BECOMING YOUR OWN POWER COMPANY
In my last column I wrote about Sunrayce97 which, in 1997, ended up in Bancroft Park in Colorado Springs on the 28th of June. This race of solar powered cars showcases the engineering talents of students from colleges and universities across North America. Maggie and I had the opportunity to go down to the Springs and view these incredible vehicles and talk with some of the team members. The winning team from Cal State L.A., came in with an average speed of just over 43 mph.
Each car was limited to the same size bank of photovoltaic cells, approximately 8 square meters, which produced 1000 watts of power. Each had a battery bank which would allow them to run for a while during cloudy weather. The limitation on the amount of PV for each vehicle meant that the students had to calculate the most efficient speed to maximize battery life over the 1242 mile length of the race. They had to factor in such things as weight and aerodynamics as well as power production to produce a vehicle that would keep up with the pack and make it to the finish line.
Lest you think that all this is just an interesting, albeit esoteric, exercise for a bunch of engineering students, they followed much the same thought processes that go into designing a PV system for a home.
I happened to get into a discussion with a gentleman in the park who took the attitude that renewable energy needed to "catch up" to the reality of the average homeowner who still wanted lots of energy hogging "conveniences". I must disagree with that attitude. I would suggest that reality of the next millennium will be just the opposite. The average homeowner will "catch up" to the realities of independent energy production.
Rather than being a limitation in our lifestyles, renewable energy is a "next generation" technological advance that will ultimately expand our options. By assuming that our "conveniences" have to be provided for us through a fossil fuel based power grid we are actually limiting our options rather than encouraging technological advancement.
That belief was reinforced this week with the landing on Mars of the Mars Pathfinder mission. As I watched the first pictures come in of the lander on the surface of an alien planet I realized I was looking at a picture of yet another solar powered vehicle. The Sojourner Rover that will wander the planetís surface gets all of its energy from a PV array that covers the top of the vehicle. In fact, it looked very much like the bigger Sunrayce cars we had seen in Colorado Springs.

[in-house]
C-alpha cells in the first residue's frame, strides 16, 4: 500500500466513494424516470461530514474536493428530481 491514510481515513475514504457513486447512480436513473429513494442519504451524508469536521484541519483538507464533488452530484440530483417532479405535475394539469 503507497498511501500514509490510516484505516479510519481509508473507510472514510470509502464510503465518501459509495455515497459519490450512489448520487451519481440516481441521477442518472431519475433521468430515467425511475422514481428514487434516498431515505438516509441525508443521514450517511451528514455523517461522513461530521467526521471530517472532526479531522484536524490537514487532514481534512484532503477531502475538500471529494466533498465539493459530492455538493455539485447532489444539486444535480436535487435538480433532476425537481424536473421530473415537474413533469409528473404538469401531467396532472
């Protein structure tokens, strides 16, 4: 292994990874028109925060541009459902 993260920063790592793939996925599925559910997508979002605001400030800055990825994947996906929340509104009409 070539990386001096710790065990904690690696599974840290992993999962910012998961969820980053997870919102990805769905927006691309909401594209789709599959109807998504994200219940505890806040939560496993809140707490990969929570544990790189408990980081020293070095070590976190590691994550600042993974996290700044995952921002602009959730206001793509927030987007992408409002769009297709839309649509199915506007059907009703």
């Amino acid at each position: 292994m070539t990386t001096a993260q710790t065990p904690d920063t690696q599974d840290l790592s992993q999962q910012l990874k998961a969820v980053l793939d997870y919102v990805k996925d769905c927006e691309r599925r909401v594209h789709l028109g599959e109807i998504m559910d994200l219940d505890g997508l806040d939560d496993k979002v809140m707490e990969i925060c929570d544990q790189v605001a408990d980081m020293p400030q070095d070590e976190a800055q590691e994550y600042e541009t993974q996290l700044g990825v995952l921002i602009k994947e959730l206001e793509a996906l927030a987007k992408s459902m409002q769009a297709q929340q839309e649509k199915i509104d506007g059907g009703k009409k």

I realized, as I watched those amazing spacecraft performing flawlessly on an alien world 120 million miles away, that solar energy is a fundamental component of our exploration of other planets. When (not if, but when) we return to the moon for extended stays and go on to send a team to Mars for lengthy exploration, the installations the astronauts live in and depend on for survival will be powered by PV panels.
Those engineering students who participated in the Sunrayce™ will be right at home after graduation at NASA or the Jet Propulsion Laboratory. Rather than being merely an educational exercise, their experiences during the solar race will be directly translatable to their future employment.
PV is not new to space exploration, panels have been used to power spacecraft since the earliest satellites. The international space station, when it becomes functional early in the next century, will be powered completely by PV. What is new is the realization that this futuristic technology is becoming more commonplace here on the Home Planet.
The development of the automobile at the turn of the century provided greater freedom and independence for the average American. The turn of the next century will see even more development and acceptance of renewable energy systems that will provide greater freedom in our homes from dependence on finite energy sources.
As I sat in my living room this past weekend, watching those fascinating images from space, I felt a much greater connection to the space program than I have since the moon landings. While the solar panels on the petals of the Sagan Memorial Station and the roof of the Sojourner Rover gleamed in the Martian sunlight, so too did my solar panels gleam in Earthly sunlight, generating the energy to run my TV. My solar powered satellite receiver, tuned to the NASA channel, received its signals from an orbiting satellite itself powered by PV panels. And I watched as a little PV-powered robot moved across an alien landscape, extending the reach of the human race to another planet.
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